Within the local gaming group, whenever someone mentions anything related to ninjas, someone is bound to say “NINNNNJAS!”
There is a reason behind the craziness.
It was at a small home convention where there was a pickup game of Bushido, an old but still reputable roleplaying game based around the mythic Japanese feudal era, meaning that not only there were Samurai warriors and ninjas but kami, oni, mystics and other beings and professions from myth and legend.
Out assorted group included two Samurai, one higher ranked than the other, plus a number of other characters, loosely connected but all in service to the same feudal lord. It was that lord that ordered the group to go to a neighboring lord’s castle and steal back an Imperial seal that the other lord had ‘acquired’ and was making vague statements about his Imperial favor. As it was by the lord’s command, we were obligated to obey,
The actual mission was successful, right up to the moment the group was going to leave, when the captain of the guard stopped us. Unbeknownst to us, the ninja clan in service to the group’s lord was causing chaos in the town to cover our escape, and the guard was suspicious of us. The game master asked what we were doing and I, playing the higher ranked Samurai, didn’t have anything to say in reply.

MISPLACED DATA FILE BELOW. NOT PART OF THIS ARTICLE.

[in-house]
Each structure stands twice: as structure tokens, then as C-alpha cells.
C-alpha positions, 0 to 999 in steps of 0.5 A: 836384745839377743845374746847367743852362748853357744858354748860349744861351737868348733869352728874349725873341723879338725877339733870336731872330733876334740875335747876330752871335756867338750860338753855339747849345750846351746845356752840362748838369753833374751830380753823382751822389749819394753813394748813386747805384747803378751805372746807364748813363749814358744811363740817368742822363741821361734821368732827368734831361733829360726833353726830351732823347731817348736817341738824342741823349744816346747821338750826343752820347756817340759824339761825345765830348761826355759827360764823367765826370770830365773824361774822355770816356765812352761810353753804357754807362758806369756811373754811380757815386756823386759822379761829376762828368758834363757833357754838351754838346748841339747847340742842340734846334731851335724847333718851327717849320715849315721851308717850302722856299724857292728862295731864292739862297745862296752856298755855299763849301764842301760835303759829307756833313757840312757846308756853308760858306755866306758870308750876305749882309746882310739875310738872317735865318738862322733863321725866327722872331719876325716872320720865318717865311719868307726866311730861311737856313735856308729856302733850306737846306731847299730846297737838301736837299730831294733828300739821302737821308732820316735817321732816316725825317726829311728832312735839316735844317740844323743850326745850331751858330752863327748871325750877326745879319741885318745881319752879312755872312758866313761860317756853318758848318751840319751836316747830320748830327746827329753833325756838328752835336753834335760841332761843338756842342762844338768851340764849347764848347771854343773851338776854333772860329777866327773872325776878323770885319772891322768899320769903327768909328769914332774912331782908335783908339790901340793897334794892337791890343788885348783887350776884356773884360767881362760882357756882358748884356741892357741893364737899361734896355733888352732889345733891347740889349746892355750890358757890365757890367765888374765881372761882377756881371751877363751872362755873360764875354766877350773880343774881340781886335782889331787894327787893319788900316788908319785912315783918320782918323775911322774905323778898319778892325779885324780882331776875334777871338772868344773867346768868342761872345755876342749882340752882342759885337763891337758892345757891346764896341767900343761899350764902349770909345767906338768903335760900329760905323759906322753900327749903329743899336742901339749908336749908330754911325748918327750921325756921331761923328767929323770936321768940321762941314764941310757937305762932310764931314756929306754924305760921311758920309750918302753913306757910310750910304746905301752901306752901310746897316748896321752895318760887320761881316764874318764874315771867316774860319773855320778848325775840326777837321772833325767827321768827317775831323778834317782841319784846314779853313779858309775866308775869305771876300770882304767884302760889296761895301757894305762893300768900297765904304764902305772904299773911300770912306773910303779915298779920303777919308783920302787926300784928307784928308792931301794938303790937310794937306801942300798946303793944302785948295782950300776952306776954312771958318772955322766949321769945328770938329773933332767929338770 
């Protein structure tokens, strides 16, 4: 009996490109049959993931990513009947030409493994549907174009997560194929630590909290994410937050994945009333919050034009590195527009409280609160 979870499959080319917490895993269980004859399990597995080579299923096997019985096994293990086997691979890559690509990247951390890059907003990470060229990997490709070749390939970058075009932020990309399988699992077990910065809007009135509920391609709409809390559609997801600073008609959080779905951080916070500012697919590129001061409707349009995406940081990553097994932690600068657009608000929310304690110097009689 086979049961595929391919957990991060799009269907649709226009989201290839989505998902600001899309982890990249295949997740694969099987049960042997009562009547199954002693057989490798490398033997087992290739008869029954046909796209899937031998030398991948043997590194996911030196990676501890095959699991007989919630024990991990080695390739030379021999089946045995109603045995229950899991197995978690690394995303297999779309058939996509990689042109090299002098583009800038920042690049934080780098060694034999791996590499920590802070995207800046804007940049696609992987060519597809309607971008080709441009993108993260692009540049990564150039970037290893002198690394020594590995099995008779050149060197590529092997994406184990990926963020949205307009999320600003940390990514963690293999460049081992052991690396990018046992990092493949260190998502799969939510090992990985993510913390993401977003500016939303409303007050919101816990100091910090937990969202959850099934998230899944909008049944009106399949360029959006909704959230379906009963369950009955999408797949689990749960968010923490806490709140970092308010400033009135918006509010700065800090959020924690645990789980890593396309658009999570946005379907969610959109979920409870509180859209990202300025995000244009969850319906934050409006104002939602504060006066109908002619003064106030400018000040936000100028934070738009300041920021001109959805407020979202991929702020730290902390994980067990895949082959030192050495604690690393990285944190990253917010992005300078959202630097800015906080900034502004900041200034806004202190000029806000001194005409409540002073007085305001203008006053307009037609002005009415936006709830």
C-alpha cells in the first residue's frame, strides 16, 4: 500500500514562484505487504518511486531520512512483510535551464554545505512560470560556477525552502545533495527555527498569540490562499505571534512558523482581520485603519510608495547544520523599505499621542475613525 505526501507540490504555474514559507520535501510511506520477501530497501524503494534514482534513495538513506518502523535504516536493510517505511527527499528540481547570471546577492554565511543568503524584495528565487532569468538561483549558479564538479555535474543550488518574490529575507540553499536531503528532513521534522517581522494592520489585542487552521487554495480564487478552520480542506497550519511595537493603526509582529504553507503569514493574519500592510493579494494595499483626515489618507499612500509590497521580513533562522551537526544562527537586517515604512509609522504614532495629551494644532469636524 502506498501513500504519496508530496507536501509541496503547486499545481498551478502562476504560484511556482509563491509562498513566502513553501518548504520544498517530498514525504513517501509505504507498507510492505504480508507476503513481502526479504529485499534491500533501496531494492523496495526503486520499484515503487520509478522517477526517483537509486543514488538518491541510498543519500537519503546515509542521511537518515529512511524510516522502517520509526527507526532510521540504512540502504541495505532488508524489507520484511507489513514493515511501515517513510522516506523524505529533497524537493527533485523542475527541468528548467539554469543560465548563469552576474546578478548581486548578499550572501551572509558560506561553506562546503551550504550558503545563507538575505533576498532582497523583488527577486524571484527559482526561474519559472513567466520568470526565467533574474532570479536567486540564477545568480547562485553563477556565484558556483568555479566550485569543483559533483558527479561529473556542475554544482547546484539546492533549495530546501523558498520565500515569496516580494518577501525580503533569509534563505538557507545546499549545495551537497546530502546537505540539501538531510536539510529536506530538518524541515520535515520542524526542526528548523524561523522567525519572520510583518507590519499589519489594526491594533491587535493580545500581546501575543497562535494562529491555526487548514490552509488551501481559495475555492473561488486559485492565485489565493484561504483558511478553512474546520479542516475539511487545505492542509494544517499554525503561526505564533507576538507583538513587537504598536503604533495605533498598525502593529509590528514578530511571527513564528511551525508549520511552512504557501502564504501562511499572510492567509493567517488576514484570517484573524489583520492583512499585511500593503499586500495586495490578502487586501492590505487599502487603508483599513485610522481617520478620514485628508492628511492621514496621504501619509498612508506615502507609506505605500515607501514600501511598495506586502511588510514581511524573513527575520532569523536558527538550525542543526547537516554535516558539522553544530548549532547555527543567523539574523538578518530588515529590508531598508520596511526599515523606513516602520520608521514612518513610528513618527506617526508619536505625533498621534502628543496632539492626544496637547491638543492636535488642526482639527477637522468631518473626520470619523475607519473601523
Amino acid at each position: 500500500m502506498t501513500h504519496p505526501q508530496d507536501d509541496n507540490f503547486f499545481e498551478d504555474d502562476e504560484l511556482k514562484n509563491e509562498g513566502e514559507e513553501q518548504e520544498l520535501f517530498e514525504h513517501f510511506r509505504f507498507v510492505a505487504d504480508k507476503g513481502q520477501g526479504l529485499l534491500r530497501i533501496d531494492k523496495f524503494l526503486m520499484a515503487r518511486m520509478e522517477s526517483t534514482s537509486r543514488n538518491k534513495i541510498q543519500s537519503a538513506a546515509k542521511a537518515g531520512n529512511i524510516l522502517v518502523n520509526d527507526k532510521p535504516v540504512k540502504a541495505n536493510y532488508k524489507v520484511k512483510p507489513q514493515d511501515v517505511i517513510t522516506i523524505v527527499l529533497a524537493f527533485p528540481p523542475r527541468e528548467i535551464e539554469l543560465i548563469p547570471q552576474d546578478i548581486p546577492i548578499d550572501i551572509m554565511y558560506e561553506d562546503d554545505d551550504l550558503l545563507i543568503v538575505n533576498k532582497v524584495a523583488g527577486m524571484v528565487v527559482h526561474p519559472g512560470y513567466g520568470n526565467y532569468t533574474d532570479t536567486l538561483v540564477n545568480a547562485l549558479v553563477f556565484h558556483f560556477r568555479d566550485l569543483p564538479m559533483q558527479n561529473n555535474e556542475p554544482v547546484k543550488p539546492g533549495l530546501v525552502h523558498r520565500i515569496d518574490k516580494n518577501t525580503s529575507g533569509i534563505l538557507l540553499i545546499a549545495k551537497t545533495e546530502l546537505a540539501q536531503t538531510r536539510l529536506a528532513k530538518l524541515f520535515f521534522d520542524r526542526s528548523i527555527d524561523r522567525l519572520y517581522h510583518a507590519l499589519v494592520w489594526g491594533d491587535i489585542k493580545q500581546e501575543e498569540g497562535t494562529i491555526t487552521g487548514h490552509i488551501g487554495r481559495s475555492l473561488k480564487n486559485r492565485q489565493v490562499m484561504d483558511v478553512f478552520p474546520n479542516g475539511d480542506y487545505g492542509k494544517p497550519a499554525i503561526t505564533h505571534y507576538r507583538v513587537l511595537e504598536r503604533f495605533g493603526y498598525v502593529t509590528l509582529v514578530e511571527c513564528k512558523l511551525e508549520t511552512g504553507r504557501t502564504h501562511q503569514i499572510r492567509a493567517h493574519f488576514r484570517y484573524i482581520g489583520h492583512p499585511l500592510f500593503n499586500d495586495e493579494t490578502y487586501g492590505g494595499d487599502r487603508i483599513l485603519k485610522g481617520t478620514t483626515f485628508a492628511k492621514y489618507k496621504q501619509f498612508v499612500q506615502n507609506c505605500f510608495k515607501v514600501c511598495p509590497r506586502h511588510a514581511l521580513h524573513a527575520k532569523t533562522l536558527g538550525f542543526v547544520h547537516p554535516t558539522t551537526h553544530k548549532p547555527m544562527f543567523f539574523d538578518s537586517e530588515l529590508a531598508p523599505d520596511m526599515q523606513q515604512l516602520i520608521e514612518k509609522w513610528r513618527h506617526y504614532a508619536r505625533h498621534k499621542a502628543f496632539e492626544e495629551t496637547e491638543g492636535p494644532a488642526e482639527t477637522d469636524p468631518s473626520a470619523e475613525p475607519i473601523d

That’s when the player of the lower-ranked Samurai down at the other end of the table pointed and yelled out “NINJAS!” The game master had him roll to see how well he persuaded the guards to run off and leave us alone.
It was one of the times when the dice listened.
The player rolled a “1”. Since in Bushido, the lower the roll, the better the outcome, this was considered a critical success.
The game master rolled a “20”, which was a critical failure.
The game master replied by saying “The guard captain looks back in the direction of the castle and yells ‘NINJAS!’ ” The player characters were ignored and we walked out of the castle untouched.
And thus the cry of “NINJAS!” was embedded in the social consciousness of the local gaming community.